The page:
Before we get into the activity, did you know we have wild turkeys in Ohio? The wild turkey is Ohio’s largest upland game bird, standing three to four feet tall and weighing up to 24 pounds. It has a slim build, long neck, and nearly featherless head. The body feathers appear drab brown at a distance, but are actually iridescent when the bird appears in good light; this iridescence gives the bird its true coloration--bronze with hints of red, green, copper, and gold. Wild turkeys are very adaptable animals. Although they prefer mature forests, with substantial cover and suitable food sources, they can live successfully in areas with as little as 15 percent forest cover. The feeding area should include a mix of forbs, grasses, and insects. Wild turkeys make a variety of sounds, including a male’s gobble, the hen’s yelp, a poult’s peep, an alarm call that sounds like putt, and an assortment of purrs, trills, croaks, whines, and barks. The best known of these vocalizations is the gobble. (Ohio DNR Division of Wildlife).
What do these turkey calls mean? (National Wild Turkey Federation)
- Tree Call – This call is typically made from the roost in a tree first thing in the morning. The call is to other members of the flock as if to say “Good Morning, how are you? Should we begin the day?”
- Gobble – This call is made primarily by male turkeys in the spring to attract female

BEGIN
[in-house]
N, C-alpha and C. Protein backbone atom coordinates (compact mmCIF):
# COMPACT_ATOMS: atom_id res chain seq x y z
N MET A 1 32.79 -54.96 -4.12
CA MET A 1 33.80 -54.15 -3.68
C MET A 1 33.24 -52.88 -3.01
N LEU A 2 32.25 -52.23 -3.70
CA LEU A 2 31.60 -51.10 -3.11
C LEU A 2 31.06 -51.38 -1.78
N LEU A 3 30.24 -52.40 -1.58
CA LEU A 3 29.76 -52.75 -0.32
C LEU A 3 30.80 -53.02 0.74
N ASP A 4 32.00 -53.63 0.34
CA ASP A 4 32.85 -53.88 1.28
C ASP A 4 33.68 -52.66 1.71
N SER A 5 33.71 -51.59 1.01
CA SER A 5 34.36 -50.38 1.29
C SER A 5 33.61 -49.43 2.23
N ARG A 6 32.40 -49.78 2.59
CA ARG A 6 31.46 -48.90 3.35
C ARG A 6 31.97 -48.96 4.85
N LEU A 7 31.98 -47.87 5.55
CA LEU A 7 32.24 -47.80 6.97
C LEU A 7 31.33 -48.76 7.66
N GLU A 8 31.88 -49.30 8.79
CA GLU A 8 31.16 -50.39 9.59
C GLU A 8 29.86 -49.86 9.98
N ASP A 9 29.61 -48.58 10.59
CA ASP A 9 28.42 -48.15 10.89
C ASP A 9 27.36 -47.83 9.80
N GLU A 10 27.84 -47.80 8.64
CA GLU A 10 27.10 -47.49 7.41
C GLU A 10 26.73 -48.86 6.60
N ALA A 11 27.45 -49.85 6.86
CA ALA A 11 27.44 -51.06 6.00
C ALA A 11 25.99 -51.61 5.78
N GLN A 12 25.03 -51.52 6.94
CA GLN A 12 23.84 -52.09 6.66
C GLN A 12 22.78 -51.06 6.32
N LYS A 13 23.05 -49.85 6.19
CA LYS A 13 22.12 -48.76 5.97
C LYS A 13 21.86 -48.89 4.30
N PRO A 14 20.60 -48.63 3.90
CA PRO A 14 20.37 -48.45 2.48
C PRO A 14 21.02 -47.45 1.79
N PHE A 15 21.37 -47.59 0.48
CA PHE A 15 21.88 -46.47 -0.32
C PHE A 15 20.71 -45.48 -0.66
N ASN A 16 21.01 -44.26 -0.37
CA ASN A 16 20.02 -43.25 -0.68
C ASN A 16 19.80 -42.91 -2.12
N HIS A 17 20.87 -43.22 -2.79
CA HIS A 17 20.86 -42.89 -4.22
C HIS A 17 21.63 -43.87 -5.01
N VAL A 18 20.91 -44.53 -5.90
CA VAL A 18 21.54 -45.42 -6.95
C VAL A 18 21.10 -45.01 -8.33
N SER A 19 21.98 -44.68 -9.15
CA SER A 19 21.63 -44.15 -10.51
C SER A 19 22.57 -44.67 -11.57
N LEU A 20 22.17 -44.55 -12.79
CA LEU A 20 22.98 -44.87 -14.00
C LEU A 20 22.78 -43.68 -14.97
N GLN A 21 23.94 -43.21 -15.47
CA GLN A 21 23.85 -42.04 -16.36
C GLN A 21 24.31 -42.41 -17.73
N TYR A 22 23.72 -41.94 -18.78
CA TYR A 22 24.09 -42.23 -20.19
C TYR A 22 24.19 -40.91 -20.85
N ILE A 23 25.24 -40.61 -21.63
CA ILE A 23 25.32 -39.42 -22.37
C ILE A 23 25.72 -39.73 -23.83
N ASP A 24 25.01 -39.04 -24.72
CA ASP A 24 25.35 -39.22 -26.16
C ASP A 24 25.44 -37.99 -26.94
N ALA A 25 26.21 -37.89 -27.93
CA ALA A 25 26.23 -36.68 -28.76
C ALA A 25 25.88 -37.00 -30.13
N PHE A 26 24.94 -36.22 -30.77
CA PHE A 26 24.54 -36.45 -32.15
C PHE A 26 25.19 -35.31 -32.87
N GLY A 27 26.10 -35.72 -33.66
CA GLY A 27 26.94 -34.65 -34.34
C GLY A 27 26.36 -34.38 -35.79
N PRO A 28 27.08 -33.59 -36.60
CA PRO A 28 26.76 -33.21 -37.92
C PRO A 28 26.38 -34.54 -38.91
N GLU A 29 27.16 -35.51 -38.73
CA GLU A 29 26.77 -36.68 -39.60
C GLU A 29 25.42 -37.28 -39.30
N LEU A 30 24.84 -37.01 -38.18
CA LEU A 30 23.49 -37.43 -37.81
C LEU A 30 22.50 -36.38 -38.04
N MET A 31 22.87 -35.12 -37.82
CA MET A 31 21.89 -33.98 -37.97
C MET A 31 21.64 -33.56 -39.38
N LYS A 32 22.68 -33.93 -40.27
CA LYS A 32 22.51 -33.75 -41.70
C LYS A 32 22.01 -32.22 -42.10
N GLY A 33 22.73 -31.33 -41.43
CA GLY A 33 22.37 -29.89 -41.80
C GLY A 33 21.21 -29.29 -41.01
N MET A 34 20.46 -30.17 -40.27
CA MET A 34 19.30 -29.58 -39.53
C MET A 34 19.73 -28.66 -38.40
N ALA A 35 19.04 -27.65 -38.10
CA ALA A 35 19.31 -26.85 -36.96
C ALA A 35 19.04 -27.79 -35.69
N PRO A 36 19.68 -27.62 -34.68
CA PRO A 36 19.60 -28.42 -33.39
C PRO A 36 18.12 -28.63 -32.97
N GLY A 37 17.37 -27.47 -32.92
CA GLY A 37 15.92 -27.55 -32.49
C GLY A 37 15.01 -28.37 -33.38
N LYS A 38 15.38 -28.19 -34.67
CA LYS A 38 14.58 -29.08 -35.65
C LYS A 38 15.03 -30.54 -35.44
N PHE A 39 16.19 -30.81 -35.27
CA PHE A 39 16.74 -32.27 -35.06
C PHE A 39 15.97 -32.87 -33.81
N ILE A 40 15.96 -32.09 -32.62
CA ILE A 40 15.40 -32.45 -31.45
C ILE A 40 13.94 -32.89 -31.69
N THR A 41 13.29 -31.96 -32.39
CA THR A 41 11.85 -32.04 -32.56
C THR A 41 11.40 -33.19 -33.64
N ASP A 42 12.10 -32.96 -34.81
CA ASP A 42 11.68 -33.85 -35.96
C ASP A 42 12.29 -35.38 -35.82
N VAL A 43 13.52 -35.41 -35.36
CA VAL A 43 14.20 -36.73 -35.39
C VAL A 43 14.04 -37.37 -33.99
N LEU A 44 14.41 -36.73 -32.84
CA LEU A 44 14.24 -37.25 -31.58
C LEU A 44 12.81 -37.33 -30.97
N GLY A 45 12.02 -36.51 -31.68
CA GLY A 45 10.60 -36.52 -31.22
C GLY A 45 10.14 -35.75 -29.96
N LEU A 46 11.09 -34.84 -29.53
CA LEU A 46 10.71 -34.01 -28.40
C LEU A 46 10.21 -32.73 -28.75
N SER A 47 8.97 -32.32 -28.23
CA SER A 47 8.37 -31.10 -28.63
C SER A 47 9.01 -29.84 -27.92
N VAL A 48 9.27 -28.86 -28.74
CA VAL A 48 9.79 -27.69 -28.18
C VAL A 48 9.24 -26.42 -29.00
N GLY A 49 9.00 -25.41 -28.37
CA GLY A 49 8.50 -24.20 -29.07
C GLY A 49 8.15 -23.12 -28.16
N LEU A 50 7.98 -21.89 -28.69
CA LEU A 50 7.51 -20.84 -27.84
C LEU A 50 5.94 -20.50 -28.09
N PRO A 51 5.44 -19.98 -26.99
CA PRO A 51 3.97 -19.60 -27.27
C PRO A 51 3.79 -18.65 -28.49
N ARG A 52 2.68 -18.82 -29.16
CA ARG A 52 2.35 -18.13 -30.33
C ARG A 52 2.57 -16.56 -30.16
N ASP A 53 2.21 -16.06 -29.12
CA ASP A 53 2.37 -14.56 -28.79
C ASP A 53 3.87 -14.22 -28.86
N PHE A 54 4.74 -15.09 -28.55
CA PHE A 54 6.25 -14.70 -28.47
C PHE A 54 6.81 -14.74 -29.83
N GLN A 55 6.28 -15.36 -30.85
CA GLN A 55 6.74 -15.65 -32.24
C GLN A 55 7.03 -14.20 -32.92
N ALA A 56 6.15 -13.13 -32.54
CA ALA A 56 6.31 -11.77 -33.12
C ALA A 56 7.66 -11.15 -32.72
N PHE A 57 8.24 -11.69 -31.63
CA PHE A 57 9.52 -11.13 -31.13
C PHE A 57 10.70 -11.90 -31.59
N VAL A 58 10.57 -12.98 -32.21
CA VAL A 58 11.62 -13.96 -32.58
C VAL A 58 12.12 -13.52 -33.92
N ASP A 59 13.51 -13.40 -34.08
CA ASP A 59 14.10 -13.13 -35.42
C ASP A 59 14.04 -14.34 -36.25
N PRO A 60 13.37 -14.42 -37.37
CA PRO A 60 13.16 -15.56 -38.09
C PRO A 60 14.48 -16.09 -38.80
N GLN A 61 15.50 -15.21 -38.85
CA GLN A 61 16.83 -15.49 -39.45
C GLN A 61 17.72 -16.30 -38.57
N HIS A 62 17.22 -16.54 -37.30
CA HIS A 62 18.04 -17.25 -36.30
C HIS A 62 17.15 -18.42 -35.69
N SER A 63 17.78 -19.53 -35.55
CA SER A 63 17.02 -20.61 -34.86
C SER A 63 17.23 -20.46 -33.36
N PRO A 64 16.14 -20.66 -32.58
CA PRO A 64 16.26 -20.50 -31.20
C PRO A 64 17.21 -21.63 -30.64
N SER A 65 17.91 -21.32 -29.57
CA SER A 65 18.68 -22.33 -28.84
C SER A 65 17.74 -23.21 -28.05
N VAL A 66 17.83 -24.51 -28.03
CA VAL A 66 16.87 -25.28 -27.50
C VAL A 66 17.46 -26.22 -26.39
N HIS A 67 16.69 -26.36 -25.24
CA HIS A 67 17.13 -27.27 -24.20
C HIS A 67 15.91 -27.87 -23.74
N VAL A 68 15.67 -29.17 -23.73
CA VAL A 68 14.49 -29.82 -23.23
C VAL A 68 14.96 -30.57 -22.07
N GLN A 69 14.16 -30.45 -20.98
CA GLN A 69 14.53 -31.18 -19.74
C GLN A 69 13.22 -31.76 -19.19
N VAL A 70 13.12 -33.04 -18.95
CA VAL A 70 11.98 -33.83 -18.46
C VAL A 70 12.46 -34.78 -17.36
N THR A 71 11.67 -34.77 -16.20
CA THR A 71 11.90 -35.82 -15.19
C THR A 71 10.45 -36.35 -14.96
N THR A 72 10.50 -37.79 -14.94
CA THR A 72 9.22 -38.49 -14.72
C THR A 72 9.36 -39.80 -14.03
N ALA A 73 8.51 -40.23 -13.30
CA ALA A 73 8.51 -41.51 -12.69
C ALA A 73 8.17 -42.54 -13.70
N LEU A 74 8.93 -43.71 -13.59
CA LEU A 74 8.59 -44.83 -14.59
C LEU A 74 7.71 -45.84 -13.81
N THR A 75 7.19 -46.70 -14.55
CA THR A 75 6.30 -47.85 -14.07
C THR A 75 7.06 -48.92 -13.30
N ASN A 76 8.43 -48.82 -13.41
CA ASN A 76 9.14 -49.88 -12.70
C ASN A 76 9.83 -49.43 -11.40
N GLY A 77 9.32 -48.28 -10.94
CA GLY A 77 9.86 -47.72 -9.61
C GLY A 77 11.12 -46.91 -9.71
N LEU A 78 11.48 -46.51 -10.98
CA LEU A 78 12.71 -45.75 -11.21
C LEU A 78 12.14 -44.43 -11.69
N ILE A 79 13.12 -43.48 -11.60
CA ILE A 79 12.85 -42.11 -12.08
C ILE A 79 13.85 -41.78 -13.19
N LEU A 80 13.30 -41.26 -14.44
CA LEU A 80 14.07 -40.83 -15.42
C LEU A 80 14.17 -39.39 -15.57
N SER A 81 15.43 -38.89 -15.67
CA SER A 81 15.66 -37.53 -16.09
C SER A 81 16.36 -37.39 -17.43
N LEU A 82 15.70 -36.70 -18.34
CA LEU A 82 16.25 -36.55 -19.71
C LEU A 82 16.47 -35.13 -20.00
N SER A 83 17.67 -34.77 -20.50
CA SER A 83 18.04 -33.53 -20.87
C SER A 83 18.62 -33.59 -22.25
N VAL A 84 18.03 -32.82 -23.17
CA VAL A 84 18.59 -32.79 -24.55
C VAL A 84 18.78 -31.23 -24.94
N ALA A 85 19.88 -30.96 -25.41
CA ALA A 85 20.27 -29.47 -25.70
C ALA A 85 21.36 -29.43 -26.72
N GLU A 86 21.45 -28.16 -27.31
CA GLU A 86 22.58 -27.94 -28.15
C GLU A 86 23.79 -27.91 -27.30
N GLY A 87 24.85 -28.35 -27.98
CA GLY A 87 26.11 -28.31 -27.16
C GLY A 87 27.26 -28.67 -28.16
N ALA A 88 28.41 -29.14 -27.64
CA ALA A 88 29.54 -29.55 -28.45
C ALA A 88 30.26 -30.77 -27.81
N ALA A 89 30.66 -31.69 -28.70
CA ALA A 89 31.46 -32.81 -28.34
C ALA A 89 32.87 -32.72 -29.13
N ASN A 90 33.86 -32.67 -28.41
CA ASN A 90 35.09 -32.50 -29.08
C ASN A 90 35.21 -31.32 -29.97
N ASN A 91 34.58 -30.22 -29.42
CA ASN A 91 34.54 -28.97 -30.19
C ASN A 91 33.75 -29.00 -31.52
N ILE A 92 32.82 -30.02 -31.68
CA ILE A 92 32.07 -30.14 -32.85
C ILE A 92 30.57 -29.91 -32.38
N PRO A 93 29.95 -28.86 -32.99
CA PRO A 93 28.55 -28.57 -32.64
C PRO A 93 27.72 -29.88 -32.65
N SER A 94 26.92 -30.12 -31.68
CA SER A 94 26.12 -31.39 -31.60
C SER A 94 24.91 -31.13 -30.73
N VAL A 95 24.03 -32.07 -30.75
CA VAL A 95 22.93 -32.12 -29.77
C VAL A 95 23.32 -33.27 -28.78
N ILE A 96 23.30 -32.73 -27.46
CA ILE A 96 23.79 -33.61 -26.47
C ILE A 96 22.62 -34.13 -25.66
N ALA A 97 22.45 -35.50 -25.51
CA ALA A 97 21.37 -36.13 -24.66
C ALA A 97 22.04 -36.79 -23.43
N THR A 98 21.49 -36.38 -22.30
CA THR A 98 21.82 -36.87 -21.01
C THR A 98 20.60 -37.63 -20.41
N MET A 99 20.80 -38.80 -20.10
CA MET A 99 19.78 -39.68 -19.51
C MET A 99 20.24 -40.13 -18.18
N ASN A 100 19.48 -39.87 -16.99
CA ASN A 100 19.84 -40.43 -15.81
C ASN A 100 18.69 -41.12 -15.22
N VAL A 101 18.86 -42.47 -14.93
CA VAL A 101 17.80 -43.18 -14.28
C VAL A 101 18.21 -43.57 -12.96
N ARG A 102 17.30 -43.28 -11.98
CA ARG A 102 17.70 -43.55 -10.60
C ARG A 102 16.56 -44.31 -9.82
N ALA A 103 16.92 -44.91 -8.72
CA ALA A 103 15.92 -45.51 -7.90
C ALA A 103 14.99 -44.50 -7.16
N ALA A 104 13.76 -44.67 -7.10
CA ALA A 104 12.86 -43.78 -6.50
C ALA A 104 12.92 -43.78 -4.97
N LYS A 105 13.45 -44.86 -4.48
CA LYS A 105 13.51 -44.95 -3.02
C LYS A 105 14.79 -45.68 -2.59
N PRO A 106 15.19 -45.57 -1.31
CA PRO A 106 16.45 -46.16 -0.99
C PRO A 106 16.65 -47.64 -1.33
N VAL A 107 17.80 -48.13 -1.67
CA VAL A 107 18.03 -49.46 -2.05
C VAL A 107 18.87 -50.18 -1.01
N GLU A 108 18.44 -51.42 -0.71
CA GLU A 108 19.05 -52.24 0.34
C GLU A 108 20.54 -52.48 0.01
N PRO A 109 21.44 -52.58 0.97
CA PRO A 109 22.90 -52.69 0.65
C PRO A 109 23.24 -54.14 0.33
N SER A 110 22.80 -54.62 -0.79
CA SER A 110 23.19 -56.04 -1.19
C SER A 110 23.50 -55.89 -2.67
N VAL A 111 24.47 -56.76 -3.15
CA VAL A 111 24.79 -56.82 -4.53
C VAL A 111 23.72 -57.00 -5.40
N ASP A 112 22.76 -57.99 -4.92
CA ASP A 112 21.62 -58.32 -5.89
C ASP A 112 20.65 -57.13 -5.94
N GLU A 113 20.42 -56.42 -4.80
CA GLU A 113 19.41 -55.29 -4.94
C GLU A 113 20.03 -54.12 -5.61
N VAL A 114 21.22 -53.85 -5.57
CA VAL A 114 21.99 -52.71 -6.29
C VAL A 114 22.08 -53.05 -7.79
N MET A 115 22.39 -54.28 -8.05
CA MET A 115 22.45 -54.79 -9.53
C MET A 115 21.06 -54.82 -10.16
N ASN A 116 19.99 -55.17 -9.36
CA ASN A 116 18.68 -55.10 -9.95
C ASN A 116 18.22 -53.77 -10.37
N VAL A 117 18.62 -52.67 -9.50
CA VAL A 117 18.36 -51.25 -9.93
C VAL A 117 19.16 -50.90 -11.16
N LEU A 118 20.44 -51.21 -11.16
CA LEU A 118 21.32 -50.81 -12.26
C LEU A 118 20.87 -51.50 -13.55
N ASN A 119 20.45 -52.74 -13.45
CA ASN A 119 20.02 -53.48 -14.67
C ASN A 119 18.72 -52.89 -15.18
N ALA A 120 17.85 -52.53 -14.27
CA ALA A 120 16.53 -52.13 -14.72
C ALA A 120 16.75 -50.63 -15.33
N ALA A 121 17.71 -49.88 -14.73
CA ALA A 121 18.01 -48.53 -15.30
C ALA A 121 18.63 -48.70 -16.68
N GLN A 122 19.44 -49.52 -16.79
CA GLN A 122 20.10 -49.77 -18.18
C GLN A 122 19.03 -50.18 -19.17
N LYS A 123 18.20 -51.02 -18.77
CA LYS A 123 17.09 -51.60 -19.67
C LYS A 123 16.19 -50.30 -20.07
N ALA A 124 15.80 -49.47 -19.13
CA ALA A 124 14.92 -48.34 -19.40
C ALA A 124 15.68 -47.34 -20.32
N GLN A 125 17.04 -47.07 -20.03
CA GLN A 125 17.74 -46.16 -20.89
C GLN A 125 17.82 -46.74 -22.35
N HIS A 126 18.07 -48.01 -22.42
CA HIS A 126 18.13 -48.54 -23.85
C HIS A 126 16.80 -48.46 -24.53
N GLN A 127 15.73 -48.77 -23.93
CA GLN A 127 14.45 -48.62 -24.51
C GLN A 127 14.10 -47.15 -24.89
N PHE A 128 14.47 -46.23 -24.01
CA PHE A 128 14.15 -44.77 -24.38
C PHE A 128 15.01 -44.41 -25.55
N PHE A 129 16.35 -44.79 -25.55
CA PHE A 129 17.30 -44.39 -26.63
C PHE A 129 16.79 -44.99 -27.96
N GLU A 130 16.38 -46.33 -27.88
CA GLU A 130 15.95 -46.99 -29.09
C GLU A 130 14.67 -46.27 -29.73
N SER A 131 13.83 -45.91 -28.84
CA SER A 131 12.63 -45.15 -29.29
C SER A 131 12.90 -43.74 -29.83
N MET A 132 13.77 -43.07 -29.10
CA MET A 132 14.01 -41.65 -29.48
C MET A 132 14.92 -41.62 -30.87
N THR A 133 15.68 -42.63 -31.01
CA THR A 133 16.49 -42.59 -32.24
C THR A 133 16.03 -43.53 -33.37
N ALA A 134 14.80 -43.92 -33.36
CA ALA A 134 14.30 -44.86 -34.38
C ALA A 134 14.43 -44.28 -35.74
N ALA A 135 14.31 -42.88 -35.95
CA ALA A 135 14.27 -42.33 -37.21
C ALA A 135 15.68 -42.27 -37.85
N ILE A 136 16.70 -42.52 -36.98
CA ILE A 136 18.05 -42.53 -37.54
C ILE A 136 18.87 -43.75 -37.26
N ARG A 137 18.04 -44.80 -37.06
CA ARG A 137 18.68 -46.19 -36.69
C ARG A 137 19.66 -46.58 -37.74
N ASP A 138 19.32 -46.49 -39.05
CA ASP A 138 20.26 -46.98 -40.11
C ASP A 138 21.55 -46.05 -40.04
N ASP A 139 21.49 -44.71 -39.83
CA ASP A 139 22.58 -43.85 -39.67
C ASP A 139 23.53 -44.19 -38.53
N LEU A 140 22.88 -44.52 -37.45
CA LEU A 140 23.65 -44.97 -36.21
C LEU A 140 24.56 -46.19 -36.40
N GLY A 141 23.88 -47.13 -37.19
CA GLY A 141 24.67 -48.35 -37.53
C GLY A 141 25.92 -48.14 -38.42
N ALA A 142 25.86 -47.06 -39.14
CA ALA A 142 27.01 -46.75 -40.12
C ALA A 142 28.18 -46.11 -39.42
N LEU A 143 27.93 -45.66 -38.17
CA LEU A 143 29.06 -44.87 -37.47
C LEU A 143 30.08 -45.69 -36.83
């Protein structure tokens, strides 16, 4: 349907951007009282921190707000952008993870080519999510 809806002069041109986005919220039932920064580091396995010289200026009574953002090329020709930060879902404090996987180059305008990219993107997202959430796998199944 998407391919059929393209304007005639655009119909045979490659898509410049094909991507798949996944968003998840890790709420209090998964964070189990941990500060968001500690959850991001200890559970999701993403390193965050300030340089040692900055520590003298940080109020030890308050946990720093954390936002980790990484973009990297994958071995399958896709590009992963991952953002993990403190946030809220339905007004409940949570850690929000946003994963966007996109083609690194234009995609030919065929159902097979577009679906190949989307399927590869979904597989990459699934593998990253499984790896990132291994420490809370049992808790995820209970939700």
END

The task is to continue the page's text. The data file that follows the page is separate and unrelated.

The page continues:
- turkeys for mating.
- Putt – This is a short, one-syllabled alarm call. When used in a series, it indicates that the turkey has seen or heard danger.
- Cluck – This call is usually in a series of short, soft notes. It is used to get the
- attention of another turkey.
- Purr – A soft, rolling call, the purr is often made by content turkeys mainly when they are feeding.
- Assembly Call – This call is usually made by the adult hen when calling her young poults.
Who knew turkeys had so much to say? Are you ready to make your own call? Project BEAK has a great activity that can be done in the classroom or at home. Here's how to make a turkey call:
Materials needed: Clear plastic cup and two 12 inch long pieces of strong thread (not string or yarn).
- Turn the cup over and poke two pin holes approximately 1 inch apart in the bottom of the cup.
- Pass the thread through the pin holes so that the thread is hanging down the inside of the over turned cup.
- Tie the two dangling threads together as close as they can to the bottom of the over turned cup.
- Wet the thread (licking fingers and running it along the thread works best).
- To make the call, grasp the thread between your thumb and forefinger and pull in a jerking motion.
See the full instructions from Project BEAK below: